5. Wrong doneness temperature. USDA temperature guidelines suggest that beef should be cooked to a minimum temperature of 145 degrees. Yuck. When you are using reliably-sourced grassfed meat, you donÕt run the same risks of consuming food borne pathogens. Thus, cook the steak to an internal temperature of 120 degrees for medium-rare,, 140 degrees for well-done.
6. Marinating the wrong meat. Did I say there were only 5 commonly-made mistakes? Oops. I just thought of another one. So there are actually six. At my market booth, folks have a tendency to purchase the rib eyes, top loins, porterhouse, t-bones and sirloin steaks when they are planning a steak dinner. Those are terrific if you are planning to season them only with a little salt and pepper. However, if you are planning to marinate your meat, these are the wrong steaks to bring home. These tender cuts of meat have the most delicate flavors, and their beefiness is easily upstaged by most marinades. Furthermore, if marinated too long, the acid in marinades pre-cooks the meat, turning it gray and leaving an otherwise tender steak mushy. If you have a marinade you plan to use, select the lower-priced cuts, such as the sirloin tip or London broil. Those cuts have enough extra flavor and connective tissue to stand up to the marinade. Their more pronounced beefy flavor won't be over-powered by the stronger seasonings, and the acid in the marinade will help break down some of the connective tissue. In my opinion, a marinade should only be applied for a few hours prior to cooking. Excess exposure to the acids in the liquids (such as wine, vinegar or lemon juice) will turn your meat gray, and too much time in the liquid will cause the juices to leak out of the meat.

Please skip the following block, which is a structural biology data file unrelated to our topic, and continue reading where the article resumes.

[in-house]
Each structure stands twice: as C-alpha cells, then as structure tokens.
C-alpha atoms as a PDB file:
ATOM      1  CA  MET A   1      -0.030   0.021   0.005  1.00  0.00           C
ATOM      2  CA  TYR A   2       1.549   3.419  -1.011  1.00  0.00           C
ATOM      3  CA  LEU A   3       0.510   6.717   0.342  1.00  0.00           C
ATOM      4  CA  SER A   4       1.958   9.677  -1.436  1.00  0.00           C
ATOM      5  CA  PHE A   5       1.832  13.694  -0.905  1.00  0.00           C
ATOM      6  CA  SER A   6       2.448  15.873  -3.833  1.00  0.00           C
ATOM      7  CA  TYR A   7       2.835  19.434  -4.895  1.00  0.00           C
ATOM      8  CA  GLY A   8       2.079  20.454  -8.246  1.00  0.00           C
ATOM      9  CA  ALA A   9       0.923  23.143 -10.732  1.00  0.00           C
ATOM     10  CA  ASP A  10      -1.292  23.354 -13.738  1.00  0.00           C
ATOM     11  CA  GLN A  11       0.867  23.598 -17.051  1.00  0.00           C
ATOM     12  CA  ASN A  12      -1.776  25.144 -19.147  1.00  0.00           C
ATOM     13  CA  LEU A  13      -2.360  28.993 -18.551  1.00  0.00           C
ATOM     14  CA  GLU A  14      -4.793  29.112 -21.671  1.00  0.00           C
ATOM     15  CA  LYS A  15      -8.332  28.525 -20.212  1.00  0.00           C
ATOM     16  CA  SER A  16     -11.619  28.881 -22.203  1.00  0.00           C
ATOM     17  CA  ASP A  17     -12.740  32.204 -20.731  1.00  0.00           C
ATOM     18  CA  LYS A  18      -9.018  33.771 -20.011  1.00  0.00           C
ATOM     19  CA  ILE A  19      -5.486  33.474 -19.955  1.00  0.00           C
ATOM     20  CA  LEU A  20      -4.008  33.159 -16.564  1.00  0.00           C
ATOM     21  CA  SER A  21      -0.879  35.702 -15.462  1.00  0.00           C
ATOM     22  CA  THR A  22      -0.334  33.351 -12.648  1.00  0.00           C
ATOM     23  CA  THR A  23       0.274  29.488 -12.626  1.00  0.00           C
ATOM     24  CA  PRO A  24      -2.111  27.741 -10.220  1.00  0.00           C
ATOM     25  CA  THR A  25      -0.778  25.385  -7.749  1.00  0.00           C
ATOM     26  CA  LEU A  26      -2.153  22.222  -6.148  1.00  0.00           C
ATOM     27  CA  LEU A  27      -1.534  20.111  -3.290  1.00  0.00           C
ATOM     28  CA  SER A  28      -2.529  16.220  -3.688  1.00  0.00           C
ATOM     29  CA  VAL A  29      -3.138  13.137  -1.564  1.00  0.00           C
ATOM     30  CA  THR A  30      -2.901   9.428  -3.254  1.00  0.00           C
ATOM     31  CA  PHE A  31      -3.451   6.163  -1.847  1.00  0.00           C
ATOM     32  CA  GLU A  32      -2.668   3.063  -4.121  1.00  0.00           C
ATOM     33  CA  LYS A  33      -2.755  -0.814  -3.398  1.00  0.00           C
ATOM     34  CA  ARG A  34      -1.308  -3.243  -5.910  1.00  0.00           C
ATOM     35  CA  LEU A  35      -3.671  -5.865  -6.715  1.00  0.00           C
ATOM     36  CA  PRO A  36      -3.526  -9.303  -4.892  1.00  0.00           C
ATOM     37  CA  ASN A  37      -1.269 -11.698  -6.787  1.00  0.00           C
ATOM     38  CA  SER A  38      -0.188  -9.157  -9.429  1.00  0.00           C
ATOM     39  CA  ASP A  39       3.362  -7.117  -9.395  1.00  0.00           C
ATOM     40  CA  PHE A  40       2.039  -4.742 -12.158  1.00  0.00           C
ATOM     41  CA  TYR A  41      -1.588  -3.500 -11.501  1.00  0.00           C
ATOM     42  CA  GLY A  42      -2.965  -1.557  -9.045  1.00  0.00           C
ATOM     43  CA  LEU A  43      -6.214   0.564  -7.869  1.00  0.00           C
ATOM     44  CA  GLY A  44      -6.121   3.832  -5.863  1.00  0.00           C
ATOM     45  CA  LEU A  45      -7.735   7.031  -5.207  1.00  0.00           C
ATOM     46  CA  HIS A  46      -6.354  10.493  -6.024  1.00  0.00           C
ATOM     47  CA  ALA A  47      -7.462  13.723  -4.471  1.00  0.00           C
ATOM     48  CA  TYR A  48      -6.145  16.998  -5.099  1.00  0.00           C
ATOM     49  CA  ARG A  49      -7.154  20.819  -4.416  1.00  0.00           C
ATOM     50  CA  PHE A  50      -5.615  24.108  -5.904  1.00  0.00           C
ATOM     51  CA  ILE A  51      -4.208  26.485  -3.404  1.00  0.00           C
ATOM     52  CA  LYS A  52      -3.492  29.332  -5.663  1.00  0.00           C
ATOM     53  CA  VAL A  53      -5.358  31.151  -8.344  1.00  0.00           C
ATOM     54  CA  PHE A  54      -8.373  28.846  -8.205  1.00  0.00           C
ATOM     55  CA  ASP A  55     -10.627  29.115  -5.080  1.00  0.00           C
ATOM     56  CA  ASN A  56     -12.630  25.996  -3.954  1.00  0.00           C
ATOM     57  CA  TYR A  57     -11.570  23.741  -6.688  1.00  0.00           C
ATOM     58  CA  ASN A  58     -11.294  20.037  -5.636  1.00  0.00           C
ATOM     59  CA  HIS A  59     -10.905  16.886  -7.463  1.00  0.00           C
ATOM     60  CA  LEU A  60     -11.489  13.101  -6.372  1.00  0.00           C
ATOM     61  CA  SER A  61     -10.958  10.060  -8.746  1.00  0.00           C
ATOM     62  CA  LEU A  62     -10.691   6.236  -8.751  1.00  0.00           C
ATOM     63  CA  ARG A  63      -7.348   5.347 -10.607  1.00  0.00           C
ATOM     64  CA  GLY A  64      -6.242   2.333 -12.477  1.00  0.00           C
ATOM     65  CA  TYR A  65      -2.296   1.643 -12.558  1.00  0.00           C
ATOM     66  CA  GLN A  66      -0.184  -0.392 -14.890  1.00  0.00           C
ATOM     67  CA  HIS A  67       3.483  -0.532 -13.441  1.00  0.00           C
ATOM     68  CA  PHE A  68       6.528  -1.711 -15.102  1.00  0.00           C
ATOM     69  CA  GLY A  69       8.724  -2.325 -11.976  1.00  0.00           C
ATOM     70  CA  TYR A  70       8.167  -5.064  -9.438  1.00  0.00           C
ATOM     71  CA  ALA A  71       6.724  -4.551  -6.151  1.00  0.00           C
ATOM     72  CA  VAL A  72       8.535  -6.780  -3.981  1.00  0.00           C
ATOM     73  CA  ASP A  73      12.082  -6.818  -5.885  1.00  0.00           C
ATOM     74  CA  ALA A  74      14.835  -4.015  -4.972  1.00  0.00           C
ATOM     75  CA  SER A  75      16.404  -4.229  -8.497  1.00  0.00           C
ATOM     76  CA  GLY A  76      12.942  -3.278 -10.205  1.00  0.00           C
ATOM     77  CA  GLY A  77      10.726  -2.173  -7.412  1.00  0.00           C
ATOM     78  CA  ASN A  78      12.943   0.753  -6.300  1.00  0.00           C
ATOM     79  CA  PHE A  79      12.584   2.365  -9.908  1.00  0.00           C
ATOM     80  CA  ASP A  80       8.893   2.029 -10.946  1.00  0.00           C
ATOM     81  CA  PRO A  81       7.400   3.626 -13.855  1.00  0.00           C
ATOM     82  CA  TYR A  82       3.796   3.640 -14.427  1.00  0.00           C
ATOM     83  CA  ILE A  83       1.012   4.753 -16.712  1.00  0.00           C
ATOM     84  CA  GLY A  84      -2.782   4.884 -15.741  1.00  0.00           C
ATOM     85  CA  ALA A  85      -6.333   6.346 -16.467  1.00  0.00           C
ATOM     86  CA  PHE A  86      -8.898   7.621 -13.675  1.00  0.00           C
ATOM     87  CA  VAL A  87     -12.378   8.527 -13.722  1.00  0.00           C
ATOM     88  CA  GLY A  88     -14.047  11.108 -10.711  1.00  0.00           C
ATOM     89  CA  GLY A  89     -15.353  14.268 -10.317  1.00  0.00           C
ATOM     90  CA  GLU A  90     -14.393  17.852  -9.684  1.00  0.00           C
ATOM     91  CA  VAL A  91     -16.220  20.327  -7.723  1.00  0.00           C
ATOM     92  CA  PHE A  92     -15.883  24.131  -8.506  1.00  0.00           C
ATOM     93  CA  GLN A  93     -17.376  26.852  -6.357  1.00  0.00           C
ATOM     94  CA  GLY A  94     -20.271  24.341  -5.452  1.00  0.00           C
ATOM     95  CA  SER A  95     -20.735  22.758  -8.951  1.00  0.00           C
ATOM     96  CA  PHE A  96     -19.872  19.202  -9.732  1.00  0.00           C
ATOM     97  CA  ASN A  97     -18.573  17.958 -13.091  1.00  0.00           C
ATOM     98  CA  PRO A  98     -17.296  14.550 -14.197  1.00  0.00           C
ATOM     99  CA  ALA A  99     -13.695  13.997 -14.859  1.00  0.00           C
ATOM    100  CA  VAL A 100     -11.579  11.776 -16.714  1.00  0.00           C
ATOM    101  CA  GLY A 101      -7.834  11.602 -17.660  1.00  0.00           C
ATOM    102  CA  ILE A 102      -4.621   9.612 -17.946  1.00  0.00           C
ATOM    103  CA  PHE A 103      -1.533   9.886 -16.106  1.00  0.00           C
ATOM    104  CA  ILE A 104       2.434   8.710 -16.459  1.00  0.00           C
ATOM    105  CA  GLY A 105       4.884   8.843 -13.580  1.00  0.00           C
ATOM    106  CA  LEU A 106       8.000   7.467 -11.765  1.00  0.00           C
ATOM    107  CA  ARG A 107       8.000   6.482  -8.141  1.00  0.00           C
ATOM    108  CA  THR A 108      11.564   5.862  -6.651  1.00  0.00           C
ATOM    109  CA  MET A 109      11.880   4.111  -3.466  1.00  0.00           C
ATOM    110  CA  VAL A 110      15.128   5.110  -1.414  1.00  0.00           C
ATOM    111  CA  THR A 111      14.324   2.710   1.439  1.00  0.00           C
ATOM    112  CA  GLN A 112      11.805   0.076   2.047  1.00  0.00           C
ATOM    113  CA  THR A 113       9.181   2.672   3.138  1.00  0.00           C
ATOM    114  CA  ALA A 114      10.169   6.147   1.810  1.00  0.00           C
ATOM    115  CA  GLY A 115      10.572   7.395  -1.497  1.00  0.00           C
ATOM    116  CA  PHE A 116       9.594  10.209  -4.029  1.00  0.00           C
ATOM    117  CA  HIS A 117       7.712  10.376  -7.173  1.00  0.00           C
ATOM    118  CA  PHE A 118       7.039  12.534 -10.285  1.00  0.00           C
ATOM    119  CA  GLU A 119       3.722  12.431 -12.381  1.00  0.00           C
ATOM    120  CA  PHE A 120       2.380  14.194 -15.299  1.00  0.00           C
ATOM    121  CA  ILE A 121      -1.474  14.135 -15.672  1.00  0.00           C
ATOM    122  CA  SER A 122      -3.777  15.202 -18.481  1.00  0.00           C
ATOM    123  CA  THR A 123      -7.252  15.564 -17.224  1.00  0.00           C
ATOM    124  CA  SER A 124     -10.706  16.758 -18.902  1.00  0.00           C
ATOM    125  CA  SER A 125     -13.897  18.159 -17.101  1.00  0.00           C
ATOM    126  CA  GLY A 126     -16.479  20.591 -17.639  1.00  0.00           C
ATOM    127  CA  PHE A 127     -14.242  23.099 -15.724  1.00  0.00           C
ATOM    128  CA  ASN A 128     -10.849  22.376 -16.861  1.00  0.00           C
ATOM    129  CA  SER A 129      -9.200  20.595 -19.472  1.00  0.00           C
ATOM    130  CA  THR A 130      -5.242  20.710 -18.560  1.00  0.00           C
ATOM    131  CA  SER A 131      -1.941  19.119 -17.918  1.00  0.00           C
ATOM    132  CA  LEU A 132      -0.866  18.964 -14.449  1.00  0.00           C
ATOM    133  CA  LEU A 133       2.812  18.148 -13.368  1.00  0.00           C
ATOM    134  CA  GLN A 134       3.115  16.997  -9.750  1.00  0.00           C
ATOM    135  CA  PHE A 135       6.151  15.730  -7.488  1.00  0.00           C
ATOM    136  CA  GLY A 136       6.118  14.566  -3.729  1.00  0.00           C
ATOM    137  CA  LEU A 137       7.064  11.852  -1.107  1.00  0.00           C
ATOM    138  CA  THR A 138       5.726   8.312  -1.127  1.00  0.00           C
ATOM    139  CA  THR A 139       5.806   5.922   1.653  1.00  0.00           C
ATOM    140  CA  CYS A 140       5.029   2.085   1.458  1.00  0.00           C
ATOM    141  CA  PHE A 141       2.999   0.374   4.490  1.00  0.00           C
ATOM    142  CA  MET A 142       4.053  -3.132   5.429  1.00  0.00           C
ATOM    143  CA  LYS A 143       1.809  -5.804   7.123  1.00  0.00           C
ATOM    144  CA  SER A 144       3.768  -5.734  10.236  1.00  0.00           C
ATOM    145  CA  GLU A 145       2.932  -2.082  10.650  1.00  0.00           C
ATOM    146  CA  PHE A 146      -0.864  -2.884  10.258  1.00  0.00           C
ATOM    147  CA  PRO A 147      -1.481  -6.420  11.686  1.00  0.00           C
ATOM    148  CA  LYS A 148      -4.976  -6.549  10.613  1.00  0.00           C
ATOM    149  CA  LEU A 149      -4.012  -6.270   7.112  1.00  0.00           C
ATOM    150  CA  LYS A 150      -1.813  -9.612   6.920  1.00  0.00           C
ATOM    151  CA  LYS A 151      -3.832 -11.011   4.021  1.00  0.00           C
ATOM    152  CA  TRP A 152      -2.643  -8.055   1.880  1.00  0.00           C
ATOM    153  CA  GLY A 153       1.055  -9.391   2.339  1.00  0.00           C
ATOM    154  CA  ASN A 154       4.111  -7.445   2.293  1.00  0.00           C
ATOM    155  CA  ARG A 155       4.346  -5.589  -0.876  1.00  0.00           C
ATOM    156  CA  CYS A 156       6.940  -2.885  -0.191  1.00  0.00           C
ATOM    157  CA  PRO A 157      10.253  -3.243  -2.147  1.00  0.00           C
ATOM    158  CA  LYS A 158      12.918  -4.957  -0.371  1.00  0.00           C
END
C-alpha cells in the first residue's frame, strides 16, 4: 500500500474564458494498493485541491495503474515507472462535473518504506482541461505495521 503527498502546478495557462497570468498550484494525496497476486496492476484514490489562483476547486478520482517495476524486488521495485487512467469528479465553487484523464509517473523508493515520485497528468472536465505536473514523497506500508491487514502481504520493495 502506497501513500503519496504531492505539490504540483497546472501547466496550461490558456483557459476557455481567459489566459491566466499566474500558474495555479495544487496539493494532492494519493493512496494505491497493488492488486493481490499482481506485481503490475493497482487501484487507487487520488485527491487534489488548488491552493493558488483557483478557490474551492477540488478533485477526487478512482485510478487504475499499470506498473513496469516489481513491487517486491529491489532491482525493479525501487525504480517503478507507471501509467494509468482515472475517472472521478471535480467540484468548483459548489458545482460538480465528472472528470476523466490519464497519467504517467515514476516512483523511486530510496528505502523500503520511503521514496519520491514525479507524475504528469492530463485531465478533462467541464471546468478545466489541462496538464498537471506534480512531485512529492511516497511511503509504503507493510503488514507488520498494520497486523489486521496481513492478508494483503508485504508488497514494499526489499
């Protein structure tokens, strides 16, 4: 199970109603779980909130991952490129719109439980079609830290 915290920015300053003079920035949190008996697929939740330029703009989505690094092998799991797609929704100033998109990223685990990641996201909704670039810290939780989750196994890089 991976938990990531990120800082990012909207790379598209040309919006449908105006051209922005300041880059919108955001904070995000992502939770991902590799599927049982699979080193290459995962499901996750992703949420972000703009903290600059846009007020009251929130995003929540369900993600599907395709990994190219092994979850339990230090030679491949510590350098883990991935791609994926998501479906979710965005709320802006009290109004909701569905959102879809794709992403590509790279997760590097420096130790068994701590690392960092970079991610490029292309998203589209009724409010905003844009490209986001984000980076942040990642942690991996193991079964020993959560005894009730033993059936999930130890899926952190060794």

Okay, I've said my piece. If you want to invite me over to dinner now, I promise I won't start bossing you around your kitchen-honestly. But I might bring over a little pop quiz to check first, just to be sure-Would that be too controlling??
Shannon Hayes works with her family on Sap Bush Hollow Farm raising grassfed meat in Upstate New York. She is the author of The Grassfed Gourmet, The Farmer and the Grill, and Radical Homemakers. Her newest book, Long Way on a Little: An Earth Lovers' Companion for Enjoying Meat, Pinching Pennies and Living Deliciously, is due out in September 2012. To be notified of the book's release, or to receive her Grassfed Cooking articles, sign up for the Grassfed Cooking Newsletter, a free service for grassfed farmers and meat lovers. Copies of her books can be purchased through grassfedcooking.com at both retail and wholesale prices.